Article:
Marjory Sweet | Apiece Apart Woman

Marjory Sweet | Apiece Apart Woman
 
One of our favorite discoveries last year was the cookbook Farm Lunch — a concise, spiral-bound resource for preparing, selecting, and eating vegetables. More a gentle guide than a strict recipe rulebook, Farm Lunch’s premise considers a way to cook that minimizes waste, works with what you have, and invites a reverence for the beautiful simplicity of seasonality… a welcome salve to contemporary cookbooks that require seven grocery stores and heavy-handed narratives. Farm Lunch’s author is Marjory Sweet, a Santa Fe-based farmer, writer, and cook who moved to New Mexico a decade ago. Born in Maine, Marjory worked in the gallery and fashion worlds before taking a hard left — leaving New York City for Albuquerque to work on a farm. One thing led to another, and in the years to come she’d begin hosting and cooking group farm dinners while quietly developing her way of preparing and thinking about food that paired the intuition of a farmer with a respect for classical technique and heritage. 


At once no-nonsense and deeply intentional, Marjory embodies a particular combination of New England tenacity with an aesthete’s endless well of curiosity and openness – a critical thinker who still leaves space for wonder. To cut to the core, we invited talented photographer and ceramicist Krysta Jacbzenski (more on Krysta soon!) to both photograph and guide this conversation with her friend. Read on for their discussion on the highs of harvesting, cooking with a farmer’s pragmatism, and life lessons learned from newborn goats. 

 

Marjory Sweet | Apiece Apart Woman

Krysta:

When we first met, you were dressed really well, and you sat down and got your drink, and you told me you had just come from butchering an entire lamb. I was like, "Who are you?!” Then I'm pretty sure that night, you told me about your goat Fiona — can you tell that story again?

Marjory:

I farmed in Albuquerque for eight years, and a big part of that was raising animals. I really feel that regenerative agricultural systems involve animals, and managing them as part of that ecosystem. So I chose to raise goats… they're these enduring, soulful creatures that can be a really amazing, self-sufficient piece of a small farm. 

One year, when my beloved Fiona was pregnant, I woke up in the middle of the night to her screaming. I ran out there in my pajamas to see her slumped over, screaming in pain, and I could see this little hoof sticking out. I just thought, "Oh, fuck!” It was too late to contact the E.R. livestock vet, so I pulled once at the hoof…and it felt cemented in there. It was one of those moments where it was all on me— I think we’re rarely in situations where you're forced to rely on your own fortitude. At that moment, I thought, "You know, even if this baby dies, I really have to attempt to save this other animal that I'm already committed to." So I braced one hand on Fiona and then grabbed the hoof, and pulled as hard as I could. To my astonishment, a living, slimy baby goat pops out of Fiona, and she immediately stops crying. I sat there for the next three hours, observing this baby come to life and this mama settle and help it.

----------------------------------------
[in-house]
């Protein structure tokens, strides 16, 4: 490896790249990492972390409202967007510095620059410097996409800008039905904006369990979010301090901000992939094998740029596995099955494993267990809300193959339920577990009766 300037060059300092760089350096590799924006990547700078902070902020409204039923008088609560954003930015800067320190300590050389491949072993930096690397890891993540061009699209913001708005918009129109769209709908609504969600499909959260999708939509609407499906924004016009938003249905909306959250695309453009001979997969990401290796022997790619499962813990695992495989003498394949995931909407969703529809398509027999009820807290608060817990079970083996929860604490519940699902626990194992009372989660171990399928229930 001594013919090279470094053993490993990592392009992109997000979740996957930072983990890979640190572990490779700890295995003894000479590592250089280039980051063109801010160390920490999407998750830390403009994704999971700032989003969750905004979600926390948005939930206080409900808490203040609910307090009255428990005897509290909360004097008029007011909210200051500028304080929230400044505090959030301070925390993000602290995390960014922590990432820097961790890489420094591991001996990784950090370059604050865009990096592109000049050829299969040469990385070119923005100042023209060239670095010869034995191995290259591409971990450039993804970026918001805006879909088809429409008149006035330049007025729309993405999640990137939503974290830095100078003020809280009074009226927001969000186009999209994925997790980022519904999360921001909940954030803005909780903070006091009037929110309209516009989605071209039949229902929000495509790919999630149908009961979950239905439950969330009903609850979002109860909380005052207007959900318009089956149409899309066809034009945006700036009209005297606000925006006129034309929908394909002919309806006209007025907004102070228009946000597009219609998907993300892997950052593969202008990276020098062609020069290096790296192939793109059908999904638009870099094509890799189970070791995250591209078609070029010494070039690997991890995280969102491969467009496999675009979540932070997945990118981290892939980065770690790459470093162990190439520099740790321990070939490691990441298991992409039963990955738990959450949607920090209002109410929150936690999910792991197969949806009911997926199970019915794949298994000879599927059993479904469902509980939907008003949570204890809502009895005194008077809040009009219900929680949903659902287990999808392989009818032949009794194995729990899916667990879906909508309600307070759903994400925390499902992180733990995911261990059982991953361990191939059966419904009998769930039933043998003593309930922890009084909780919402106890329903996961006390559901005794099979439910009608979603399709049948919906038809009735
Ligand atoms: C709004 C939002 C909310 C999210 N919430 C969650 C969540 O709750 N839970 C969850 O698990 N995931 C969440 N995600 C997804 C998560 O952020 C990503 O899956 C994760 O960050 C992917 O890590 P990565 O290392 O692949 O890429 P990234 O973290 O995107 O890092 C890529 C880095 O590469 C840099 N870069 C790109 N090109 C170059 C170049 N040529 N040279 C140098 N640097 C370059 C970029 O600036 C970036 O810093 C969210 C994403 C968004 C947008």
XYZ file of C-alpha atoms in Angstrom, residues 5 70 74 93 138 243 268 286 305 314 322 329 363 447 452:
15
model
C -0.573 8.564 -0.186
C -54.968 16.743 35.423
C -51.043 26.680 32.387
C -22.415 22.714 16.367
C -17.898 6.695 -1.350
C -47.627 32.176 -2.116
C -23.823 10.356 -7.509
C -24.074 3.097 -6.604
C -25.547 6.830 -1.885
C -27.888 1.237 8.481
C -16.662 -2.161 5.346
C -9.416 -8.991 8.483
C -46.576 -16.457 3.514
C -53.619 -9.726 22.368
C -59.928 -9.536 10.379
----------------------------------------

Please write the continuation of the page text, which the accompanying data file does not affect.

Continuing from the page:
It's so easy to think the world is this ugly place. But then you have this experience where a perfect baby goat appears quietly in the middle of the night, and you know? Maybe there is still beauty in the world.

 

Marjory Sweet | Apiece Apart Woman

Krysta:

Are there other moments when farming that have brought you closer to this feeling of being alive?

Marjory:

I think farming is so compelling partly because all the life lessons are wrapped up in a single season. Shepherding plants and animals to life, into their fullest expression, really does deliver on these transcendent moments of peace and make you feel like there's some purpose to participating in the world. I think a big thing for me has been embracing the loss. There is the instinct to avoid pain and loss in life, but farming has helped me embrace how loss and unexpected change are part of the warmth and beauty of living.

Krysta:

Your life is oscillating between farming and cooking and writing, and sometimes one more than the other. What does a balanced week feel like for you right now?

Marjory: